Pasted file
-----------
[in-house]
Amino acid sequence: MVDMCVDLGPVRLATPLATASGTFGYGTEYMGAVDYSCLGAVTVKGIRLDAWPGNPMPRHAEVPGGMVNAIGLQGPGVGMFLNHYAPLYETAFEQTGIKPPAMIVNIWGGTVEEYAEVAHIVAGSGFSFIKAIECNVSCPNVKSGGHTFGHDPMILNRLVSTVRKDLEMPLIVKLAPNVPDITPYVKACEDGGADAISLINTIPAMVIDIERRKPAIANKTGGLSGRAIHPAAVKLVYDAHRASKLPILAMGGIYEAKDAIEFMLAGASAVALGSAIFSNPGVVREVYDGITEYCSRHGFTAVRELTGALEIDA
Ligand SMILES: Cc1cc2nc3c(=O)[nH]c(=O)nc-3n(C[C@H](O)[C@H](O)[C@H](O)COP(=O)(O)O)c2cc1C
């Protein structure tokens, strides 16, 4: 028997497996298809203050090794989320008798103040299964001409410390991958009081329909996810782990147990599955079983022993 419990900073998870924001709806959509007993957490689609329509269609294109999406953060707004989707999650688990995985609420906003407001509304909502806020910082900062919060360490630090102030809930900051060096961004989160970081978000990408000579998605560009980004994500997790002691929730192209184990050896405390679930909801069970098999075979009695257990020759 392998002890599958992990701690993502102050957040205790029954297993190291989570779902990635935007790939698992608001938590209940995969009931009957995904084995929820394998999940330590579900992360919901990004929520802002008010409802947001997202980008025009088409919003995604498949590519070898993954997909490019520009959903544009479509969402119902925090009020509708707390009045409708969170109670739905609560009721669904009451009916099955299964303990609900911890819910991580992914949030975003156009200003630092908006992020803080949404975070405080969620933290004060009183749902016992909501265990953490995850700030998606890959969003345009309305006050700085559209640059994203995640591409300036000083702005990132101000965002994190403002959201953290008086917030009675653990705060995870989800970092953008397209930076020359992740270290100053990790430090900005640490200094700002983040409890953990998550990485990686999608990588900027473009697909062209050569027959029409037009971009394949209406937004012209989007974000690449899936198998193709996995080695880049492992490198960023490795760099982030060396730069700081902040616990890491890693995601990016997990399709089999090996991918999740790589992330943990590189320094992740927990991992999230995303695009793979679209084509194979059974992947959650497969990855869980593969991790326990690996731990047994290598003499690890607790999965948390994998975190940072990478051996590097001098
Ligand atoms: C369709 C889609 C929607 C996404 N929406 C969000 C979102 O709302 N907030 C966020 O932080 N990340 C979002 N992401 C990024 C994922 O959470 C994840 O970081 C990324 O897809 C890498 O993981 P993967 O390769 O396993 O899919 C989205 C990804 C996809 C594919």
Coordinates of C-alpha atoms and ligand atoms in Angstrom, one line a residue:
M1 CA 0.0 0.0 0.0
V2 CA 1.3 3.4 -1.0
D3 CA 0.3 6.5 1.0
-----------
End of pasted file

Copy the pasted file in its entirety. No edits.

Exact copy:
[in-house]
Amino acid sequence: MVDMCVDLGPVRLATPLATASGTFGYGTEYMGAVDYSCLGAVTVKGIRLDAWPGNPMPRHAEVPGGMVNAIGLQGPGVGMFLNHYAPLYETAFEQTGIKPPAMIVNIWGGTVEEYAEVAHIVAGSGFSFIKAIECNVSCPNVKSGGHTFGHDPMILNRLVSTVRKDLEMPLIVKLAPNVPDITPYVKACEDGGADAISLINTIPAMVIDIERRKPAIANKTGGLSGRAIHPAAVKLVYDAHRASKLPILAMGGIYEAKDAIEFMLAGASAVALGSAIFSNPGVVREVYDGITEYCSRHGFTAVRELTGALEIDA
Ligand SMILES: Cc1cc2nc3c(=O)[nH]c(=O)nc-3n(C[C@H](O)[C@H](O)[C@H](O)COP(=O)(O)O)c2cc1C
């Protein structure tokens, strides 16, 4: 028997497996298809203050090794989320008798103040299964001409410390991958009081329909996810782990147990599955079983022993 419990900073998870924001709806959509007993957490689609329509269609294109999406953060707004989707999650688990995985609420906003407001509304909502806020910082900062919060360490630090102030809930900051060096961004989160970081978000990408000579998605560009980004994500997790002691929730192209184990050896405390679930909801069970098999075979009695257990020759 392998002890599958992990701690993502102050957040205790029954297993190291989570779902990635935007790939698992608001938590209940995969009931009957995904084995929820394998999940330590579900992360919901990004929520802002008010409802947001997202980008025009088409919003995604498949590519070898993954997909490019520009959903544009479509969402119902925090009020509708707390009045409708969170109670739905609560009721669904009451009916099955299964303990609900911890819910991580992914949030975003156009200003630092908006992020803080949404975070405080969620933290004060009183749902016992909501265990953490995850700030998606890959969003345009309305006050700085559209640059994203995640591409300036000083702005990132101000965002994190403002959201953290008086917030009675653990705060995870989800970092953008397209930076020359992740270290100053990790430090900005640490200094700002983040409890953990998550990485990686999608990588900027473009697909062209050569027959029409037009971009394949209406937004012209989007974000690449899936198998193709996995080695880049492992490198960023490795760099982030060396730069700081902040616990890491890693995601990016997990399709089999090996991918999740790589992330943990590189320094992740927990991992999230995303695009793979679209084509194979059974992947959650497969990855869980593969991790326990690996731990047994290598003499690890607790999965948390994998975190940072990478051996590097001098
Ligand atoms: C369709 C889609 C929607 C996404 N929406 C969000 C979102 O709302 N907030 C966020 O932080 N990340 C979002 N992401 C990024 C994922 O959470 C994840 O970081 C990324 O897809 C890498 O993981 P993967 O390769 O396993 O899919 C989205 C990804 C996809 C594919």
Coordinates of C-alpha atoms and ligand atoms in Angstrom, one line a residue:
M1 CA 0.0 0.0 0.0
V2 CA 1.3 3.4 -1.0
D3 CA 0.3 6.5 1.0